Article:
A History of Black Americans in California:
Beckwourth Cabin/Trading Post
This building was fashioned of logs with chinking construction. Reportedly, the structure has not had any major alterations. Flooring has been replaced over the years, and the exterior patched, but no structural changes have been undertaken.
James Beckwourth, a shrewd, enterprising Afro-American explorer, fur trader, and speculator, made major contributions to western history not yet fully recorded in historical annals. While this Black man's contributions toward expanding the western frontier have been largely omitted from historical accounts, White contemporaries Kit Carson and Jim Bridger have become legendary figures.
Born in 1798, Beckwourth apprenticed with a St. Louis, Missouri blacksmith at the age of 14, but the apprenticeship ended abruptly after five years, following an altercation between the young student and his teacher. By the 1820s, the Rocky Mountain Fur Company had employed Beckwourth to make forays into Indian Territory. For the next 25 years, he worked as a trapper, scout, and trader in the Rockies, the Southwest, and California. When Beckwourth moved his operation into California in 1850, he came as no stranger to the region.
At the start of his nearly 10-year sojourn on the Pacific Coast, Beckwourth blazed a trail through a Sierra Nevada pass, northwest of what is now Reno, Nevada. The pass was then the lowest and least precarious route through the mountain range. Overland travelers could come through Beckwourth's pass directly into Marysville, the gateway to the northern gold fields, to be outfitted for the mines. This pass crossed the Sierra Nevada at the middle fork of the Feather River and headed down the east ridge past Bidwell's Bar, directly into Marysville.
Aware of the potential value to Marysville and Bidwell Bar if the pass could be developed as an immigrant route, Beckwourth solicited subscriptions in these towns for construction of a wagon road. Beckwourth and Company completed the road in 1851 at Beckwourth's expense, and brought the first immigrant party in that summer. Beckwourth's comments in the Marysville Herald on August 13, 1853 implied that the Marysville town government and its citizens defaulted on their pledges to Beckwourth and Company although repeated attempts were made to collect the money. After completing the road, Beckwourth continued to lead wagon trains over the pass into Sierra Valley and down to Marysville for several few years.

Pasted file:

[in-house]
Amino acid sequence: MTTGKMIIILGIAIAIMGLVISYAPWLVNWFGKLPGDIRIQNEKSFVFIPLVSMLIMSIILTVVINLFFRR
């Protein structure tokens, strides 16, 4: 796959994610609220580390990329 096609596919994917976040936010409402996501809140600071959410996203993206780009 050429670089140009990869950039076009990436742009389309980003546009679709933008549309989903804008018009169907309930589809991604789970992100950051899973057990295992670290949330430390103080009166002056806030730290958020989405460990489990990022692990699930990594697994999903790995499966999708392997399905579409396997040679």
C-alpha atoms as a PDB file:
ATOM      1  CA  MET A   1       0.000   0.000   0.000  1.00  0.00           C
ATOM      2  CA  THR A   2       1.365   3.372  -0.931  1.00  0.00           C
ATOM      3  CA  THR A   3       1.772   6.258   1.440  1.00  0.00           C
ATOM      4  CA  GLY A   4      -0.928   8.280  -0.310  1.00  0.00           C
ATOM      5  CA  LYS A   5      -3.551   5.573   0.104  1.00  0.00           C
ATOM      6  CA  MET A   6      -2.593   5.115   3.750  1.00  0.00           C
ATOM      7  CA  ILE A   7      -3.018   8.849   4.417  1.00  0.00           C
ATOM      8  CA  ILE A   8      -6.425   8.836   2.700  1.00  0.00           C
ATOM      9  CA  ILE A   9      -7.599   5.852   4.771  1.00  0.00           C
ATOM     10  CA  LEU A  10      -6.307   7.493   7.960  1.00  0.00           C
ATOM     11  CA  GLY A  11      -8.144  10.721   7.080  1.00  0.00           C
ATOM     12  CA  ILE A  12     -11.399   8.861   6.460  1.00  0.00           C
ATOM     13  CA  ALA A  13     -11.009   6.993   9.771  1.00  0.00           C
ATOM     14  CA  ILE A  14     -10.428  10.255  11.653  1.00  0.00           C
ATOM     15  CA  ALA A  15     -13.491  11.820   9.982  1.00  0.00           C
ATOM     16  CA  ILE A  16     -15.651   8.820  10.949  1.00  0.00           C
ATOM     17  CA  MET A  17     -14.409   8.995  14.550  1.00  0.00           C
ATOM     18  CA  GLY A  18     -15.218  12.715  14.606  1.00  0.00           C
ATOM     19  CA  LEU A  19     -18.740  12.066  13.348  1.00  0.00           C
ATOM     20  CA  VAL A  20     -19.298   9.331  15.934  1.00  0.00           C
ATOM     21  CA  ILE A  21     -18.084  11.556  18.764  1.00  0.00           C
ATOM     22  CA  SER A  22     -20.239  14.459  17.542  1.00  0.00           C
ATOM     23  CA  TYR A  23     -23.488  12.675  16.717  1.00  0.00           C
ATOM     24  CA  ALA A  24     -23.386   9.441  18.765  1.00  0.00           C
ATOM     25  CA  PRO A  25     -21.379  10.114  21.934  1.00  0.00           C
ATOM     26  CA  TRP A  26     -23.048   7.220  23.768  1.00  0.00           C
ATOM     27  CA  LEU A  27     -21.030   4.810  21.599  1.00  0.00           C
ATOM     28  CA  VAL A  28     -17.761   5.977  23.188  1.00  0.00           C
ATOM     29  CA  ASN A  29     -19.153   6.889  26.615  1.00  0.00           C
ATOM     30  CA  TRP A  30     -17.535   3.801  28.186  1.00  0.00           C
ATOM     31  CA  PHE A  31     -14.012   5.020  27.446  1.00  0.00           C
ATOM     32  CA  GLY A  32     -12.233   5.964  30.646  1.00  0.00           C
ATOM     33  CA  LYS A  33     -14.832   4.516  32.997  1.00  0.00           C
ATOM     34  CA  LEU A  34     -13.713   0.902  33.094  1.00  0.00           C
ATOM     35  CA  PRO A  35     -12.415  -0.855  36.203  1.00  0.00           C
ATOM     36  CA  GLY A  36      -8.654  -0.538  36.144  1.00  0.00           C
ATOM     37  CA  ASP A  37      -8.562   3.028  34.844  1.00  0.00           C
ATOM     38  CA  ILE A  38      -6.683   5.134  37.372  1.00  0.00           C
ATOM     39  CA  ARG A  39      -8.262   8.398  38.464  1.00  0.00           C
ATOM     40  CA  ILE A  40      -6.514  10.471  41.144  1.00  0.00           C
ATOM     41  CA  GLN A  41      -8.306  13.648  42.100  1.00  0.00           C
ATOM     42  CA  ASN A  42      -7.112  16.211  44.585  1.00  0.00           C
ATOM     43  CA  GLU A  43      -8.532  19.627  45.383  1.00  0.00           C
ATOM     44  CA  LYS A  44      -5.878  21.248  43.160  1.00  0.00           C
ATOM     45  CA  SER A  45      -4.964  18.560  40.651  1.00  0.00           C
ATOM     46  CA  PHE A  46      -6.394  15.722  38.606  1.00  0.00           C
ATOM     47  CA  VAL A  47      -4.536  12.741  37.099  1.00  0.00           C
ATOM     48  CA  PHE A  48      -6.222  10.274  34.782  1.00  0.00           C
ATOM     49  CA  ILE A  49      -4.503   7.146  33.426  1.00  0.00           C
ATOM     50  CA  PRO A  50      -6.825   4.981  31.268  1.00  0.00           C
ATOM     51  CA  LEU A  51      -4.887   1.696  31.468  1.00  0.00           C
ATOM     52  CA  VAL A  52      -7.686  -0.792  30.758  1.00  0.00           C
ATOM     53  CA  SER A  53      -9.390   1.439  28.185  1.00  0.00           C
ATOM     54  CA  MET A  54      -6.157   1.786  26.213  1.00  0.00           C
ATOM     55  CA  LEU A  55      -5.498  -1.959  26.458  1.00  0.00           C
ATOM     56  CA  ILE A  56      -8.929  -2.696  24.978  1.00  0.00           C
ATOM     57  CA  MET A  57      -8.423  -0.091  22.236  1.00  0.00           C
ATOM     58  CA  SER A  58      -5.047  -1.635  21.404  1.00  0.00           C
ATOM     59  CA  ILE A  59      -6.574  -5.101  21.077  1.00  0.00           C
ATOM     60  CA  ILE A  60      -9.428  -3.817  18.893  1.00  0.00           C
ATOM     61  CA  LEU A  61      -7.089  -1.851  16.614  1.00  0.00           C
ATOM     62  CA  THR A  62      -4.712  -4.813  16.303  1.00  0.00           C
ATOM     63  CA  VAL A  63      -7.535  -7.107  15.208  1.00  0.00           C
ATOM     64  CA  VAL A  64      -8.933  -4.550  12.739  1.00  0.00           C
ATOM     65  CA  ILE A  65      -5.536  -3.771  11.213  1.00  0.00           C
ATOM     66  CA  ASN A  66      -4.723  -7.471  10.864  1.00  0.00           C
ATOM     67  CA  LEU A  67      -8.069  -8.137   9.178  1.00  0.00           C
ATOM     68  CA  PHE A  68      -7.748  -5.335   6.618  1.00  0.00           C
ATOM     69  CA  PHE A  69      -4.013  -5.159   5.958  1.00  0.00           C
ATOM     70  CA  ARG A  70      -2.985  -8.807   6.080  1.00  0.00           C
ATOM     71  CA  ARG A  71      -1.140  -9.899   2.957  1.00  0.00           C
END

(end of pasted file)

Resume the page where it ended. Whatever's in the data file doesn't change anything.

Beckwourth settled in the valley beneath the pass by 1852, and became an innkeeper and trading post manager. Wagon trains crossing Beckwourth's pass enroute to Marysville obtained provisions and lodging at his establishment, the first ranch encountered on the California side. His first log cabin burned, but was rebuilt in 1852. During Beckwourth's occupancy, the building was variously used as a trading post, inn, and ranch house. Today, the cabin reported to have been on Beckwourth's ranch stands just 1.25 miles from the hamlet that bears the name.
The Life and Adventures of James P. Beckwourth, memoirs dictated by Beckwourth to T. D. Bonner, a resident in the cabin, were published in 1856 by Harper & Row. The publication was another of this mountain man's notable achievements. The autobiography generated considerable controversy then and for years thereafter. Many asserted that the accounts were unbelievable, but later critics considered the work to be generally accurate.
By 1858, Beckwourth had left California and settled in Colorado where he engaged in various business enterprises. For a brief period during the Civil War, he acted as a United States government agent in Indian negotiations. James P. Beckwourth died in Colorado in 1864 at the age of 66.
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